In Oregon and Washington, for example, students are participating in annual school-wide health fairs and four mini “health days” that offer martial arts, yoga, hands-on dance instruction, meditation, healthy youth relationships, healthy foods cooking class, and nutrition education. Several other H2H sites are equipping students with mindfulness techniques to reduce stress and avoid triggers of conflict.

In California, a youth wellness team is helping to educate students about healthy eating and to start a school breakfast program. Other H2H sites are tackling food insecurity through screening and referrals, Supplemental Nutrition Assistance Program enrollment assistance, and expanding free and reduced meals and snacks.

School employee wellness is also a focus area for H2H sites. In Maryland, school-based health staff are developing and distributing a staff wellness resource manual at its new teacher orientation. In Georgia, school staff are establishing an employee wellness committee that organized a walking club, a 30 Days Ab and Squat Fitness Challenge, and a wellness night for the entire school population.

15 SBHC Sites, Four State Affiliates Selected to Participate in the H2H Cohort! (Spring 2013)

The School-Based Health Alliance is excited to announce that four School-Based Health Alliance state affiliate organizations and 15 school-based health care (SBHC) sites have been selected to participate in the Hallways to Health (H2H) Learning Collaborative.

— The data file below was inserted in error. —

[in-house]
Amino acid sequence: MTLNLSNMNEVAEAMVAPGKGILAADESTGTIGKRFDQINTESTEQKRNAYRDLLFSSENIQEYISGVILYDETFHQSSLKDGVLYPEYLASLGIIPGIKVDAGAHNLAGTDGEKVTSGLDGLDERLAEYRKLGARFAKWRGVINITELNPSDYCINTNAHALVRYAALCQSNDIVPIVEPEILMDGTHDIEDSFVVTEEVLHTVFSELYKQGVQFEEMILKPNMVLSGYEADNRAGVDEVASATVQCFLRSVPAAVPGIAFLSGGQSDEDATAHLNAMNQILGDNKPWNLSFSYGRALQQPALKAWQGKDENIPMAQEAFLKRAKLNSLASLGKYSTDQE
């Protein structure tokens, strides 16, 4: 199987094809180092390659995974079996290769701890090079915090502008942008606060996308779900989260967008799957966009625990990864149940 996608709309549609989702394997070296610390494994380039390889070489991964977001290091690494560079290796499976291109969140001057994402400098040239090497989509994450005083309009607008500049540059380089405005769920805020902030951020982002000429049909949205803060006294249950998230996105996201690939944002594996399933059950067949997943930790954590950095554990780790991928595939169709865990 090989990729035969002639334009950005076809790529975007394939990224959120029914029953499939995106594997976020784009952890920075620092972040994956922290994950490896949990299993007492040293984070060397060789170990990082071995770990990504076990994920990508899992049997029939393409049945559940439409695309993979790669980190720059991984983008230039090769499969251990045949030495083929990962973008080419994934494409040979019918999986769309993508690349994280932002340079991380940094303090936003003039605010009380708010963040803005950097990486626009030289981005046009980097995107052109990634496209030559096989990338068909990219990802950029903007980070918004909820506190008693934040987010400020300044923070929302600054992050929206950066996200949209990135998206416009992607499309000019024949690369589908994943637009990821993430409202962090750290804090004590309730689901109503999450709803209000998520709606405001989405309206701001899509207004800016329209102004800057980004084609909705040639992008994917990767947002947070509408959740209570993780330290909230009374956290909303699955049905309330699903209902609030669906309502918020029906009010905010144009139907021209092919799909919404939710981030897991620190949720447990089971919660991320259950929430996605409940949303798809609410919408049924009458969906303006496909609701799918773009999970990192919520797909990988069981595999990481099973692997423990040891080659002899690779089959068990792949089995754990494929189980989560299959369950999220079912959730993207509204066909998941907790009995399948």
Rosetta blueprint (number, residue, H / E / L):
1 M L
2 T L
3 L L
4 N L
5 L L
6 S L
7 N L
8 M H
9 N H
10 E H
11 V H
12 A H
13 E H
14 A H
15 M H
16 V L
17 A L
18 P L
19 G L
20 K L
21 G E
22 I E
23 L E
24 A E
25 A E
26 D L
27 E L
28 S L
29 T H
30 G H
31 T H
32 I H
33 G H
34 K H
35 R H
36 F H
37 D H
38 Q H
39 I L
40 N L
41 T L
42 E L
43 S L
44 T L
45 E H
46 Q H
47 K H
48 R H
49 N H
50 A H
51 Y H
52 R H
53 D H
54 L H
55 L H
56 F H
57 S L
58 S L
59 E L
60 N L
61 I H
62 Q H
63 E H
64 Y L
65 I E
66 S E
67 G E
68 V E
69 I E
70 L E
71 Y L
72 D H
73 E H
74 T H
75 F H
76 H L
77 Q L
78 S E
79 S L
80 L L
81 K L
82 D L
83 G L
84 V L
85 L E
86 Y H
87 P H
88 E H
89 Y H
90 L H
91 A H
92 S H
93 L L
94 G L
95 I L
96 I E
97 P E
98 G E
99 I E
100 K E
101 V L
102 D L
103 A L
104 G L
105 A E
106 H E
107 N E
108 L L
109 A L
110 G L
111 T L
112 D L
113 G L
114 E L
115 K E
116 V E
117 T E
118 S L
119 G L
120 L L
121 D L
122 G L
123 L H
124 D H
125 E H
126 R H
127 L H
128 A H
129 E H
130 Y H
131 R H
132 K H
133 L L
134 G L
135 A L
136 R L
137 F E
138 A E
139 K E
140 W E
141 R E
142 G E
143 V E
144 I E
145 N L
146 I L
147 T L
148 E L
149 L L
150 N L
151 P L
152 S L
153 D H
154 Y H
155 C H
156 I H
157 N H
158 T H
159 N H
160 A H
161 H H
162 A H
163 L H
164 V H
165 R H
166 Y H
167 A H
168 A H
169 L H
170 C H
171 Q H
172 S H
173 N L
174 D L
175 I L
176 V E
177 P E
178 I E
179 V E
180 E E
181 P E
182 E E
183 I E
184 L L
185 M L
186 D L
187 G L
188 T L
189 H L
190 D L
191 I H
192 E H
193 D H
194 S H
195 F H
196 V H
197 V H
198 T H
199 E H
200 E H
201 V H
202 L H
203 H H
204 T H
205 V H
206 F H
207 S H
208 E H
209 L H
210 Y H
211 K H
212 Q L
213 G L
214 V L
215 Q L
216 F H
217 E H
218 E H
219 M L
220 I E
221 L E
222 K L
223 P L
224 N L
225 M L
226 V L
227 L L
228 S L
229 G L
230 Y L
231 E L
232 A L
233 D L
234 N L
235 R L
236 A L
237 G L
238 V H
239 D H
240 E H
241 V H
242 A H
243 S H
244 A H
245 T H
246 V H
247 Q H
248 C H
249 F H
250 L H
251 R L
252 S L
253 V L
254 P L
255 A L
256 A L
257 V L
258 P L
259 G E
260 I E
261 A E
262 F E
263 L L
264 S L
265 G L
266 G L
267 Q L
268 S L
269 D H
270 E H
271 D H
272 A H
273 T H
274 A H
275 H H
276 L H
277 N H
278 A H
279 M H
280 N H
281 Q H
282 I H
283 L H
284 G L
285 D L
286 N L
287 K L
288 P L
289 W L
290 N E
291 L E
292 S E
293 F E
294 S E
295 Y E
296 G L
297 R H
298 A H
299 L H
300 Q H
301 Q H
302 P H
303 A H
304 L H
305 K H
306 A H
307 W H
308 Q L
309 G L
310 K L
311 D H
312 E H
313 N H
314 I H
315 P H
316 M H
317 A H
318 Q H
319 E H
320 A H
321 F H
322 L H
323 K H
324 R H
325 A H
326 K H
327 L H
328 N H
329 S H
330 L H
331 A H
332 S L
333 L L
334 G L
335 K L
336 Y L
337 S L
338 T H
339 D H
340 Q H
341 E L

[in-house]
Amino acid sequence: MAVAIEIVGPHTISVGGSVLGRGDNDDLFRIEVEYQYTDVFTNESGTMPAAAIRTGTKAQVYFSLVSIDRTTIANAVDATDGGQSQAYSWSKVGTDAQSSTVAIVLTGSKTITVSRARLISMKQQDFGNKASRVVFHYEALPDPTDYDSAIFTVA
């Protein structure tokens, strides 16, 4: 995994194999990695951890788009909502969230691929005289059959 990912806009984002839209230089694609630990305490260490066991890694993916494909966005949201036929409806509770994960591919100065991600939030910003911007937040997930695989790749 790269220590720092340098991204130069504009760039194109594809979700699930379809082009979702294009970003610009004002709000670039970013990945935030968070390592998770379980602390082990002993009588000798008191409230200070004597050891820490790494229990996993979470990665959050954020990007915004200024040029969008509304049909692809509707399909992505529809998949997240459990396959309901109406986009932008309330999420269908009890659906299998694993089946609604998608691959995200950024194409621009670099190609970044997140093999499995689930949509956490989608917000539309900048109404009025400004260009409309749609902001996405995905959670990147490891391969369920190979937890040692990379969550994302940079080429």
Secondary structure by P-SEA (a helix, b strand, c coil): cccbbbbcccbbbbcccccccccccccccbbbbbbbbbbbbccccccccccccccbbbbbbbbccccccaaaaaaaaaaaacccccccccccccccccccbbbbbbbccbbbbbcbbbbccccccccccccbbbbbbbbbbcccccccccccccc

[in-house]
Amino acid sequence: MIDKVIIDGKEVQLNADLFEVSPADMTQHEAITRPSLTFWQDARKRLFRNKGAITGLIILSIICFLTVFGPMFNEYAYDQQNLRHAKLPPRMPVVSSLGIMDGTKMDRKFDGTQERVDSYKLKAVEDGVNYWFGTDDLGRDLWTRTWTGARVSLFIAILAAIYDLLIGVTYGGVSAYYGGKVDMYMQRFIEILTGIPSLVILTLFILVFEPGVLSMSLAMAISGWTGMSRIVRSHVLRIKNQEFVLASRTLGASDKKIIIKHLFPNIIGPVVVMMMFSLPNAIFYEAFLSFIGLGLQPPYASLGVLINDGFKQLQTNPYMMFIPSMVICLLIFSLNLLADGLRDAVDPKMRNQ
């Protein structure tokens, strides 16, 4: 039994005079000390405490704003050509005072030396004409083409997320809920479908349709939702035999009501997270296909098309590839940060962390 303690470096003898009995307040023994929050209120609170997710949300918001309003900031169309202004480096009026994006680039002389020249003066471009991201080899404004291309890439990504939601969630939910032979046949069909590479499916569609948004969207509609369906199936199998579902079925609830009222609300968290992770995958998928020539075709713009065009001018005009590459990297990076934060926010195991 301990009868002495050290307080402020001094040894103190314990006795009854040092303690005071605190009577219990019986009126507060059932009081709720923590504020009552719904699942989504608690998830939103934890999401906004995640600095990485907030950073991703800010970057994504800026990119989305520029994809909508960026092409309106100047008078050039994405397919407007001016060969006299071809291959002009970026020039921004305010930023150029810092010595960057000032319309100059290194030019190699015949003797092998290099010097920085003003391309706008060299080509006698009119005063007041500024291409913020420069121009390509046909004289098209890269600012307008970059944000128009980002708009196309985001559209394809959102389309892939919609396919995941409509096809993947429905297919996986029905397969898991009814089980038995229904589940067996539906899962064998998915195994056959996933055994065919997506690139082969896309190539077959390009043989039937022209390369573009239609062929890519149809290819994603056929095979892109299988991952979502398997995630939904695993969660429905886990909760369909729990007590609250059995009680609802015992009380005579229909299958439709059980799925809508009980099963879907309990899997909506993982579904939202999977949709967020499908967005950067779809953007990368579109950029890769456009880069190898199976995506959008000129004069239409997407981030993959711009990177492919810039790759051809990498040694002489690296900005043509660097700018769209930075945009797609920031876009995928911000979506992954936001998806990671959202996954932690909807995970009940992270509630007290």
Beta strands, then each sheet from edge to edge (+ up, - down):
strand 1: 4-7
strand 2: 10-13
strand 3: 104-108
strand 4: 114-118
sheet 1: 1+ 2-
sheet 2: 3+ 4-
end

Read more about the cohort.
The Alliance will work with each state affiliate on guiding the 15 sites in how to plan and implement activities to drive improvements in three focus areas: healthy eating/active living, social-emotional health, and school employee wellness.

The H2H Learning Collaborative participants include:

Maryland Assembly on School-Based Health Care

  • Northwood High School, Silver Spring, MD
  • Coppin Clinic at St. Frances Academy, Baltimore, MD
  • Bladensburg Academy, Bladensburg, MD

Georgia School-Based Health Alliance

  • Lake Forest Elementary School, Sandy Springs, GA
  • Turner Elementary School, Albany, GA
  • Whitefoord Elementary School, Atlanta, GA

California School-Based Health Alliance

  • John F. Kennedy High School, Richmond, CA
  • Rice Elementary School, San Diego, CA
  • Rea Elementary School, Costa Mesa, CA
  • Roosevelt Middle School, Oakland, CA
  • San Fernando High School, San Fernando, CA

Oregon and Washington School-Based Health Alliances

  • Century High School, Hillsboro, OR
  • Merlo Station High School, Portland, OR
  • Milwaukie High School, Milwaukie, OR
  • Washington Middle School, Seattle, WA

Read about Hallways to Health on our blog!